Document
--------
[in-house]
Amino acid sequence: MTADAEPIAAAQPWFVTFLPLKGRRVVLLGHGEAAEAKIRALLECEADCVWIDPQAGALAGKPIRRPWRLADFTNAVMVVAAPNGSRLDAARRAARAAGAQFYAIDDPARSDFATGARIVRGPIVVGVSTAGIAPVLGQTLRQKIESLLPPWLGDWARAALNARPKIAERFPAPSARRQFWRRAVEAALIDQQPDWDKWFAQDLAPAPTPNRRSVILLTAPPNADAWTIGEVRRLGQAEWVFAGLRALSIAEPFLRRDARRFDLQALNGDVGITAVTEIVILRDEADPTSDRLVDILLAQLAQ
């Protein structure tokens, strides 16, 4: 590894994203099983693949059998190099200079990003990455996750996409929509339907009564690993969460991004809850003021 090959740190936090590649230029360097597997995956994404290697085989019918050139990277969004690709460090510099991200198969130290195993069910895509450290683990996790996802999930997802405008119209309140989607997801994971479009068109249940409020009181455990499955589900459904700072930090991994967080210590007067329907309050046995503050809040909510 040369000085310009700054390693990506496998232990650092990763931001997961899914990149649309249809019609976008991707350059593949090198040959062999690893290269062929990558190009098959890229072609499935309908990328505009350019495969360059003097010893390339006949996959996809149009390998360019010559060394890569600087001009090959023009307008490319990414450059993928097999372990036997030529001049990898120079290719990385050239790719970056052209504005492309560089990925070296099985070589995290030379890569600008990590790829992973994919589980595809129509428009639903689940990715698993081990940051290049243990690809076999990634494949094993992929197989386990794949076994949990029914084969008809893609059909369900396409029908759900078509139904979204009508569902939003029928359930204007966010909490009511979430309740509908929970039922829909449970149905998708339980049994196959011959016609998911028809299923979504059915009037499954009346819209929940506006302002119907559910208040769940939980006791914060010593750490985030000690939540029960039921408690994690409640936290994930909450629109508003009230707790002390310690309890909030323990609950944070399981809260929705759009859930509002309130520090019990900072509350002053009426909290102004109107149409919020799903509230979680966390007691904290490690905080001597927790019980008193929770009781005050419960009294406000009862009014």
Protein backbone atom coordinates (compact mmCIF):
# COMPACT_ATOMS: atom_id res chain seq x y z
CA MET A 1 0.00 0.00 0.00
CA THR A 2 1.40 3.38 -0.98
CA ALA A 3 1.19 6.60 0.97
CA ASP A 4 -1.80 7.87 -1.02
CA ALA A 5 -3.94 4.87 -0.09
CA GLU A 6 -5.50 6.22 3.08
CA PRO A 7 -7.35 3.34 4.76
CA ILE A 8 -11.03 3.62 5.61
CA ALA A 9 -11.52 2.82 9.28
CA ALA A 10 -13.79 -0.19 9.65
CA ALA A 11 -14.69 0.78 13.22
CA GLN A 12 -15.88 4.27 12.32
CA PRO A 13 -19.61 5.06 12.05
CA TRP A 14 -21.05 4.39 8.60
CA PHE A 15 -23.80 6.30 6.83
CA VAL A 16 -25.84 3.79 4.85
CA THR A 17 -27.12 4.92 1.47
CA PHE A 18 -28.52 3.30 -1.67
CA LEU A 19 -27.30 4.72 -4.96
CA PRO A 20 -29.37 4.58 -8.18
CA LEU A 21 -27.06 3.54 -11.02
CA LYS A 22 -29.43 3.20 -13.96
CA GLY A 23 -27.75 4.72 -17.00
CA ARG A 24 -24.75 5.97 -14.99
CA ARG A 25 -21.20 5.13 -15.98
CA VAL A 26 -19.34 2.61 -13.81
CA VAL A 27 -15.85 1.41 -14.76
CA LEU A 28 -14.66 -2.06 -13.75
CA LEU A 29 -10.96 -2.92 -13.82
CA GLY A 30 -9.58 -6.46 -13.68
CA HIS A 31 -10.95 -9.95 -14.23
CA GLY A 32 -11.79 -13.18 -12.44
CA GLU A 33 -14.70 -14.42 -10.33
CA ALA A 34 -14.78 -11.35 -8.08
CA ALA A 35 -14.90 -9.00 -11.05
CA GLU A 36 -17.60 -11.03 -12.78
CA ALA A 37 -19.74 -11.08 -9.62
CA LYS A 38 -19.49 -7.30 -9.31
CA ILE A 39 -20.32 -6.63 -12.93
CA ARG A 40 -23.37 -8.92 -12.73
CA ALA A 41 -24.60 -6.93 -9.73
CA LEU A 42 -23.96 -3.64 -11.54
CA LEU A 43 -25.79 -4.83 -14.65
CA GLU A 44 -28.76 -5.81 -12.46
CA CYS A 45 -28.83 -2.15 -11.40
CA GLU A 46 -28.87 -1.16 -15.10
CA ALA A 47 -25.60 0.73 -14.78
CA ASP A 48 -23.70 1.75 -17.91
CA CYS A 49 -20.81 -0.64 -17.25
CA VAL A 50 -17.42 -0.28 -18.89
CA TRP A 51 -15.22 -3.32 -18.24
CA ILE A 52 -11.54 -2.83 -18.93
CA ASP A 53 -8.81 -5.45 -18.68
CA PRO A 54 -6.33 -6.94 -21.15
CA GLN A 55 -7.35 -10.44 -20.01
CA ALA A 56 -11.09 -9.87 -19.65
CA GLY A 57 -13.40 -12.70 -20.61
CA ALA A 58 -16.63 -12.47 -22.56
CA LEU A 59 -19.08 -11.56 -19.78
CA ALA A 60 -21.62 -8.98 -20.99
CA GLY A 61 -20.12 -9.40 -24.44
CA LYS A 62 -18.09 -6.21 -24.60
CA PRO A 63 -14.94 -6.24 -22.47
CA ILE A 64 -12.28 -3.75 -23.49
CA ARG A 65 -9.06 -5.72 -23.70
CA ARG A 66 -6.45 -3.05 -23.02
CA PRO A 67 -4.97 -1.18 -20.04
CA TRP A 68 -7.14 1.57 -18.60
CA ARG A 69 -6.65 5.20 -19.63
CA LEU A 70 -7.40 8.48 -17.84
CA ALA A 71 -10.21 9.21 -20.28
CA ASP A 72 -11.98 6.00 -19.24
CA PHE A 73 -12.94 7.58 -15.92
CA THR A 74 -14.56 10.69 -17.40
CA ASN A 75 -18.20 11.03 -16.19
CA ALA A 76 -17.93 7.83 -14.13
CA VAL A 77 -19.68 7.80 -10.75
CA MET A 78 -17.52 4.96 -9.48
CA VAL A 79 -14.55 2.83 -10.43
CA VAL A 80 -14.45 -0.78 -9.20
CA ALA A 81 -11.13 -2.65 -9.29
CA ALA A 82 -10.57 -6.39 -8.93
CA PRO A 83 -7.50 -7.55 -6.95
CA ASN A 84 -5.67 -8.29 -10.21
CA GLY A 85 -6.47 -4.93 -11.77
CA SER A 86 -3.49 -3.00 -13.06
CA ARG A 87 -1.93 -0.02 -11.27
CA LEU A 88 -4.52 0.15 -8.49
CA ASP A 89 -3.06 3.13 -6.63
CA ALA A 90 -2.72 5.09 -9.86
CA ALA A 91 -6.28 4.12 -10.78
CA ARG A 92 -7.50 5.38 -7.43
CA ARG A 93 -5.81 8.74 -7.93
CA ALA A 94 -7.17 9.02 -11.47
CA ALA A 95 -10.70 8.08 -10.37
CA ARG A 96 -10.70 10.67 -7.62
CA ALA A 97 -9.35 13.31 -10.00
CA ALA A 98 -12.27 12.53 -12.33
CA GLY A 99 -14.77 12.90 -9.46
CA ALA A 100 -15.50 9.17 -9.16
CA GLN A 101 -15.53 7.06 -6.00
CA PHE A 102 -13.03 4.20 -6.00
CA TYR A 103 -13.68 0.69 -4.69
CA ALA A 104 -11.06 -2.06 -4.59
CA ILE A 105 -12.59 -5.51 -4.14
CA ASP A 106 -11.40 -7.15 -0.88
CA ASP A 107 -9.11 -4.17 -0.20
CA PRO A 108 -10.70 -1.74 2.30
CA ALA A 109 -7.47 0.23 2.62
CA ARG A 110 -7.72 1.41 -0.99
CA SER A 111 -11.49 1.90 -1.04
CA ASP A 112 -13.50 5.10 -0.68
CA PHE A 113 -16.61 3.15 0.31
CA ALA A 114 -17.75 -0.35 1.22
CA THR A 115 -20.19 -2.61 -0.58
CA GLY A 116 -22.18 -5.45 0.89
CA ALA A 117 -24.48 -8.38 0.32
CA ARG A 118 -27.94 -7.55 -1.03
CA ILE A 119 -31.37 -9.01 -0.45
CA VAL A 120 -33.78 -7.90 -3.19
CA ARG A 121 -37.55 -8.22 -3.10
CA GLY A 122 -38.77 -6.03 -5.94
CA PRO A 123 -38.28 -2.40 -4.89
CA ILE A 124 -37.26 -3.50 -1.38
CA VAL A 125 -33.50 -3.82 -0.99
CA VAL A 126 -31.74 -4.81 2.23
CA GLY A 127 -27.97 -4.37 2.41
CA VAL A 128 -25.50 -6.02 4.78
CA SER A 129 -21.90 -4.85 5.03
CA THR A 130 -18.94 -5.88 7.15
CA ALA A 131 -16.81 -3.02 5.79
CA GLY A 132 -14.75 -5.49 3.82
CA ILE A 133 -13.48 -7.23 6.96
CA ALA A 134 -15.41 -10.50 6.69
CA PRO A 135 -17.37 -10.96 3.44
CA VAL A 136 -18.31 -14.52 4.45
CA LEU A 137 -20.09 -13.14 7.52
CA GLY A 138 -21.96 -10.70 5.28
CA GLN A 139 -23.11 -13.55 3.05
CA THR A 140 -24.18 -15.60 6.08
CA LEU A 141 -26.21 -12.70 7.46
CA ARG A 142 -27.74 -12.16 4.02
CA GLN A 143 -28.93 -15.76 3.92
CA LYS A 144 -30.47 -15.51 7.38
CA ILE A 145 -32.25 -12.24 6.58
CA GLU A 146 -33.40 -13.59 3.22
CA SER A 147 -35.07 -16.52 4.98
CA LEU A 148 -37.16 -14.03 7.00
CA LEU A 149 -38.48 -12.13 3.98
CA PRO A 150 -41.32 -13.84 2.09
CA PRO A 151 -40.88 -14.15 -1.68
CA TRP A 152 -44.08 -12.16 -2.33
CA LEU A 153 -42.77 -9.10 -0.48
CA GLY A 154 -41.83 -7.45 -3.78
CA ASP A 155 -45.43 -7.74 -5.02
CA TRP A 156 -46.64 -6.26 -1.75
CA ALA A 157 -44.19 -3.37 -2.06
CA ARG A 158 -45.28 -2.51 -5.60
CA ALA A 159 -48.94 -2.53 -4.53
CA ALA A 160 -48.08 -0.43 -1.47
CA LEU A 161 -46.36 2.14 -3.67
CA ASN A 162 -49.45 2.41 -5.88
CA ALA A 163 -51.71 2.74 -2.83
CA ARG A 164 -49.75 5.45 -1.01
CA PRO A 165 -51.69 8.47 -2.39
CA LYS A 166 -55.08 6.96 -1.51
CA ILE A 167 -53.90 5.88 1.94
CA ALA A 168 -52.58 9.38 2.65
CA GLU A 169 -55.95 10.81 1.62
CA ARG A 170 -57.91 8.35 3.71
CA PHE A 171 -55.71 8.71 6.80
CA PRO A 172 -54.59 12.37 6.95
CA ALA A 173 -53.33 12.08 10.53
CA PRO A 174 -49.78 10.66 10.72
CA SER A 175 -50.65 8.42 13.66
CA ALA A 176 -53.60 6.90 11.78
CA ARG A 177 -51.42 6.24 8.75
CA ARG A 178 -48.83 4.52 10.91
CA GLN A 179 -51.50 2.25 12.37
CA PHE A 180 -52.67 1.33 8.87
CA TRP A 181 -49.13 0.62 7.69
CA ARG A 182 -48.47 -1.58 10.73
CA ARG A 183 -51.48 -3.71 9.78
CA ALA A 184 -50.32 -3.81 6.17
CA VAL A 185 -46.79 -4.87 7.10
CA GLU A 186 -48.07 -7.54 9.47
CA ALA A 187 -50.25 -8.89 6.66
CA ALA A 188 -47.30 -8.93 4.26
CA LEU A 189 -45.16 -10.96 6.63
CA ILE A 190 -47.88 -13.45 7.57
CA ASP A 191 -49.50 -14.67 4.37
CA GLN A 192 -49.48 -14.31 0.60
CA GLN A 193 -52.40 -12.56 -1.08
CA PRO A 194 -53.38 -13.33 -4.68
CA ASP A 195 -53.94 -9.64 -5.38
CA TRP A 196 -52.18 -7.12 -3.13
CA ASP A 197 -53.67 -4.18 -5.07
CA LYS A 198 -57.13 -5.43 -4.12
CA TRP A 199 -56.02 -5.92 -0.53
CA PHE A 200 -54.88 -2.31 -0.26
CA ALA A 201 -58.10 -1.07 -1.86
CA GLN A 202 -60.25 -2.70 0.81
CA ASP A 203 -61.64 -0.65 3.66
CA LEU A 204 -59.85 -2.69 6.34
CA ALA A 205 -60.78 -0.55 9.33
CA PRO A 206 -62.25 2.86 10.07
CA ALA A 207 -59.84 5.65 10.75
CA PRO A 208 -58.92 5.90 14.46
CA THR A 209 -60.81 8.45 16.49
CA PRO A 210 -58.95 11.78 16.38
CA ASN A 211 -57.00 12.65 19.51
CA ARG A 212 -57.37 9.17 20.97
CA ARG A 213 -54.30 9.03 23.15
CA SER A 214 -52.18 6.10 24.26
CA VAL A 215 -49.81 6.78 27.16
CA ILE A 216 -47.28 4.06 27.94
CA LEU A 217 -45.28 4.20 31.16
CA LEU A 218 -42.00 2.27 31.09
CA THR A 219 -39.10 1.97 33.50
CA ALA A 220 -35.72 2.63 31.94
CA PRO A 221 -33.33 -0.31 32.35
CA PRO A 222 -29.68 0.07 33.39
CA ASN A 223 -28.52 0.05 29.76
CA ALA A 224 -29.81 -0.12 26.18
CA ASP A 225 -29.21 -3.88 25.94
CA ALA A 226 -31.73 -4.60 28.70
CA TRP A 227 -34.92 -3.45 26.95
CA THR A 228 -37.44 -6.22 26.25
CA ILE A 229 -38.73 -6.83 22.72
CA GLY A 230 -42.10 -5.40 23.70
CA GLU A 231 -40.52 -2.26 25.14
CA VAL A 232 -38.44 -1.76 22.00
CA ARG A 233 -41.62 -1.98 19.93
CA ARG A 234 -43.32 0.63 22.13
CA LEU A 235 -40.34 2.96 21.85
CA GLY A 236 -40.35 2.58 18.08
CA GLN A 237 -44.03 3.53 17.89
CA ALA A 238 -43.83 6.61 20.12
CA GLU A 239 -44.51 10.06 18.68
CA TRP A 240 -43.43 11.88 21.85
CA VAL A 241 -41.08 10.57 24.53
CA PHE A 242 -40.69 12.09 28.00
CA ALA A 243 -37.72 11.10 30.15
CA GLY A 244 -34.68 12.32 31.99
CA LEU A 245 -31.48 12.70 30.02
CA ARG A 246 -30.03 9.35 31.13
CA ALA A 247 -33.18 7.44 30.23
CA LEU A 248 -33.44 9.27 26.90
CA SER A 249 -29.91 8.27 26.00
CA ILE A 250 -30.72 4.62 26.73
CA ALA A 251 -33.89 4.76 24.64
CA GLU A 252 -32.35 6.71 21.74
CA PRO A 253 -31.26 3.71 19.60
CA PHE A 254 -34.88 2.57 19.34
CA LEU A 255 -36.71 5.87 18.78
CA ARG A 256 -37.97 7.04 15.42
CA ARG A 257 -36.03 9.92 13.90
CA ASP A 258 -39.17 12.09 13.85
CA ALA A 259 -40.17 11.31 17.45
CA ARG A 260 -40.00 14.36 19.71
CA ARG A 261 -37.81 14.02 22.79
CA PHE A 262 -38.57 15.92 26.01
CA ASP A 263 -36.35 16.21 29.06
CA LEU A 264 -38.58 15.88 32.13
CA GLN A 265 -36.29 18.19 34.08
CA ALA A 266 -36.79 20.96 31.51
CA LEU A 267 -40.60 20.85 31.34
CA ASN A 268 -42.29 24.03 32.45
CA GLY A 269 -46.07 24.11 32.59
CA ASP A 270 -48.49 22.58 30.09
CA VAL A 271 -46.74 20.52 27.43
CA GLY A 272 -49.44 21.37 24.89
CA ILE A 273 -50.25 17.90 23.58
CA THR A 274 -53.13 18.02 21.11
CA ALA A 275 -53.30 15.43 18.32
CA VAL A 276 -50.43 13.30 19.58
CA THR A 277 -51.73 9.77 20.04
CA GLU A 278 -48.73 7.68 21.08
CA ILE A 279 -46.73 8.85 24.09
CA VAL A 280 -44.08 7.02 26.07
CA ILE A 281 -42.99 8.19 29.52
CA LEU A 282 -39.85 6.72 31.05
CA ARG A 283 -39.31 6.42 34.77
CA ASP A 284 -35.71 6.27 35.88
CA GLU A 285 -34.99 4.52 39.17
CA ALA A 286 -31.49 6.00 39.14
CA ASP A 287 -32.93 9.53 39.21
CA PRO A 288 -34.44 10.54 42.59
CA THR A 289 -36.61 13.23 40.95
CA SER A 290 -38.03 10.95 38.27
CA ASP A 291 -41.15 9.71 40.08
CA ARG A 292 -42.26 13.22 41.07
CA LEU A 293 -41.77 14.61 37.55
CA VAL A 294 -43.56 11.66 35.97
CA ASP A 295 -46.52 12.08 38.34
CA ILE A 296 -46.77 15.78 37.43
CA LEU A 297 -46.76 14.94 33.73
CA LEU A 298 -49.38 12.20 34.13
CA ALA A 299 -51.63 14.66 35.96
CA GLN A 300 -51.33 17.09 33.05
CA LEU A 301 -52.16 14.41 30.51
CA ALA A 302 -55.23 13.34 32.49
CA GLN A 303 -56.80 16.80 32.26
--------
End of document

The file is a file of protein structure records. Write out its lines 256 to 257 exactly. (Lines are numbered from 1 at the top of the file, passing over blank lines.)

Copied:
CA ALA A 251 -33.89 4.76 24.64
CA GLU A 252 -32.35 6.71 21.74